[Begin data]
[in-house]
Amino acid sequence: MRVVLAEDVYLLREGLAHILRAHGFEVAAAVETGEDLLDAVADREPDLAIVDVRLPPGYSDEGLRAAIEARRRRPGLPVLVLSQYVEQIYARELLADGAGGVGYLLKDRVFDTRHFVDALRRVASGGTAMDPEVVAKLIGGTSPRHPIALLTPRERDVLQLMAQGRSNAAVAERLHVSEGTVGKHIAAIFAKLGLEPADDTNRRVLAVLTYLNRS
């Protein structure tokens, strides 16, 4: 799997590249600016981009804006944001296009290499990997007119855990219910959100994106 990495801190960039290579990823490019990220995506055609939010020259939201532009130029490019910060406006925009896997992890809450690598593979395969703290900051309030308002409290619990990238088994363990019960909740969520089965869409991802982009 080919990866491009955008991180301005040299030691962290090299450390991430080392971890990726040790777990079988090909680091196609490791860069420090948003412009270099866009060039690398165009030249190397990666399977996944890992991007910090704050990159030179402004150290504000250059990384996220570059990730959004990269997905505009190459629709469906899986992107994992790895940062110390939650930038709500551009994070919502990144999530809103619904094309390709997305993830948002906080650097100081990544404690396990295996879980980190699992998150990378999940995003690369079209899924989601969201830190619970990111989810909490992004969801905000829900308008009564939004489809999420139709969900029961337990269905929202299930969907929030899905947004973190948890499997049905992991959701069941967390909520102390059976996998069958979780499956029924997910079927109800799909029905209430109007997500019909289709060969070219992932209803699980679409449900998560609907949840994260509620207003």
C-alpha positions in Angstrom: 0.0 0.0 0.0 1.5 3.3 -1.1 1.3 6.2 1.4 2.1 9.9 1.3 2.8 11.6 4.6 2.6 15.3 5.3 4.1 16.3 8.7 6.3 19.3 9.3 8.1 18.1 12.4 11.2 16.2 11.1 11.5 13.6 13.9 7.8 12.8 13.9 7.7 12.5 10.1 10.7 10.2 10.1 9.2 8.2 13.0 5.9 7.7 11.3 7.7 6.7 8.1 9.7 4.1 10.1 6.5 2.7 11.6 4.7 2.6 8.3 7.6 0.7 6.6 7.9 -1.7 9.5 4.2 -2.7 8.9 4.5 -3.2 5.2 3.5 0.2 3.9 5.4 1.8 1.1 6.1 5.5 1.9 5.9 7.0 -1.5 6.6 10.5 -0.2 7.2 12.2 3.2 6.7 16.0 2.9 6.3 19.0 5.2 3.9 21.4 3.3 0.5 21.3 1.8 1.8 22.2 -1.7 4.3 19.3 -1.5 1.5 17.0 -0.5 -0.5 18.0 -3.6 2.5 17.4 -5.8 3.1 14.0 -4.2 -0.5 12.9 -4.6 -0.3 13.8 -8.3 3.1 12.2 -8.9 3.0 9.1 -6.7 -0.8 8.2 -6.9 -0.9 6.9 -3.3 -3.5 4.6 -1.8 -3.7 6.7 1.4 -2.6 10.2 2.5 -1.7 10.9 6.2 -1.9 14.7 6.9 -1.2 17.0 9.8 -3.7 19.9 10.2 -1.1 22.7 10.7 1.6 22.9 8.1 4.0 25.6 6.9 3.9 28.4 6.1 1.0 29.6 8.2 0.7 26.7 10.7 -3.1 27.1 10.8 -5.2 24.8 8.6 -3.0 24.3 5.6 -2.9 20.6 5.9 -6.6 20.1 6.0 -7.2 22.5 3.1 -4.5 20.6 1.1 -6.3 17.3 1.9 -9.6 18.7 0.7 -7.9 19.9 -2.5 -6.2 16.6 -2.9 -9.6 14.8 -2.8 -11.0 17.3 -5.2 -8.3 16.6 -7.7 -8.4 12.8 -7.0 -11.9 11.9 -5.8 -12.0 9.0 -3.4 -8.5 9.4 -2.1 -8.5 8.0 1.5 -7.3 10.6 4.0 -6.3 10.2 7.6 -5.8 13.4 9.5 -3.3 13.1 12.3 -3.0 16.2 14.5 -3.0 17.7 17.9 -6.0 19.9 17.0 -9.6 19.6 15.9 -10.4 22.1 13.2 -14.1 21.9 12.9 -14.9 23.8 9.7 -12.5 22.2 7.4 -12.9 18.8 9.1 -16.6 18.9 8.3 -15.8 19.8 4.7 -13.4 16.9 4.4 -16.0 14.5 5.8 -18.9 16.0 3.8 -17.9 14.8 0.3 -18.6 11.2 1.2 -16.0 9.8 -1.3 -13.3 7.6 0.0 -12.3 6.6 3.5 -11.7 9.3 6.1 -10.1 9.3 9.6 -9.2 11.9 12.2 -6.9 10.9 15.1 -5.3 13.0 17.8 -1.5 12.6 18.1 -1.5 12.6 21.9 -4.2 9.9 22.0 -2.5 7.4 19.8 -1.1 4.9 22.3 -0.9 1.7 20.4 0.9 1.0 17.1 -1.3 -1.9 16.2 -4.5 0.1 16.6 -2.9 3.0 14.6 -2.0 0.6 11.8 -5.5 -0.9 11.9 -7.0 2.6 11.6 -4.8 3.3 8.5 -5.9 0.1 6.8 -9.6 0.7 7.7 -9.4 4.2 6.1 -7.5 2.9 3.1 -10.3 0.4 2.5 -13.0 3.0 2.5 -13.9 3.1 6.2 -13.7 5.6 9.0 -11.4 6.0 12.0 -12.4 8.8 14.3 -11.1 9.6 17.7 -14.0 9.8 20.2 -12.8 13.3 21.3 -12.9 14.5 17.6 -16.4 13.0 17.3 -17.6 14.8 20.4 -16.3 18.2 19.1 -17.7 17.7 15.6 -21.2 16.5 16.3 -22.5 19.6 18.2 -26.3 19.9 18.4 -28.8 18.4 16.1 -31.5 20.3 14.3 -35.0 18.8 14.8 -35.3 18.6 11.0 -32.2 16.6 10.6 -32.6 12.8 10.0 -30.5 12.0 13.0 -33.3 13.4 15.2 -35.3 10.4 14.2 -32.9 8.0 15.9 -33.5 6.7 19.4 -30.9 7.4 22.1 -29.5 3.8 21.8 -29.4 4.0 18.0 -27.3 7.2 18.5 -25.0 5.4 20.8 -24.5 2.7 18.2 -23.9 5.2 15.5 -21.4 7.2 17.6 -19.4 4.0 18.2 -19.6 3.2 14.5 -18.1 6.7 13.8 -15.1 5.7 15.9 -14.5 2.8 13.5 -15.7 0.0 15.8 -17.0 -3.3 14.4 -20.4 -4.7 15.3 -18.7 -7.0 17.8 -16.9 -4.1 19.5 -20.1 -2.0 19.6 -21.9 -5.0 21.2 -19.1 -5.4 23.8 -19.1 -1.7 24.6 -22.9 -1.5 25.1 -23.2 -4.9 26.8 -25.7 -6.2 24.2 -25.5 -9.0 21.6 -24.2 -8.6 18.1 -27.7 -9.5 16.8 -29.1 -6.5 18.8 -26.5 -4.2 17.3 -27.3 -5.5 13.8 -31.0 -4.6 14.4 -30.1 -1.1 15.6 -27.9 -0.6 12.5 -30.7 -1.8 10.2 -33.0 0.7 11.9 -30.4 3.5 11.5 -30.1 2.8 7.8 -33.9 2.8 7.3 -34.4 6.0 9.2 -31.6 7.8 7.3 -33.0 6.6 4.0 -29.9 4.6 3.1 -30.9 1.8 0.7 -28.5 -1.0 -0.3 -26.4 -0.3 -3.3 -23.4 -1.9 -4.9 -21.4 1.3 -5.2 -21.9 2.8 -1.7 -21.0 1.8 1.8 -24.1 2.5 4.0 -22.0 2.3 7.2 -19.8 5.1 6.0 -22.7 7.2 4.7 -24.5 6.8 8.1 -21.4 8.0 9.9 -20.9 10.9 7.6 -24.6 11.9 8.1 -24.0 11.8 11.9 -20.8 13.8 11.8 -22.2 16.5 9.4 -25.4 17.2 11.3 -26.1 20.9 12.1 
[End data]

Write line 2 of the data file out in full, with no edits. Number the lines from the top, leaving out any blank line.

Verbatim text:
Amino acid sequence: MRVVLAEDVYLLREGLAHILRAHGFEVAAAVETGEDLLDAVADREPDLAIVDVRLPPGYSDEGLRAAIEARRRRPGLPVLVLSQYVEQIYARELLADGAGGVGYLLKDRVFDTRHFVDALRRVASGGTAMDPEVVAKLIGGTSPRHPIALLTPRERDVLQLMAQGRSNAAVAERLHVSEGTVGKHIAAIFAKLGLEPADDTNRRVLAVLTYLNRS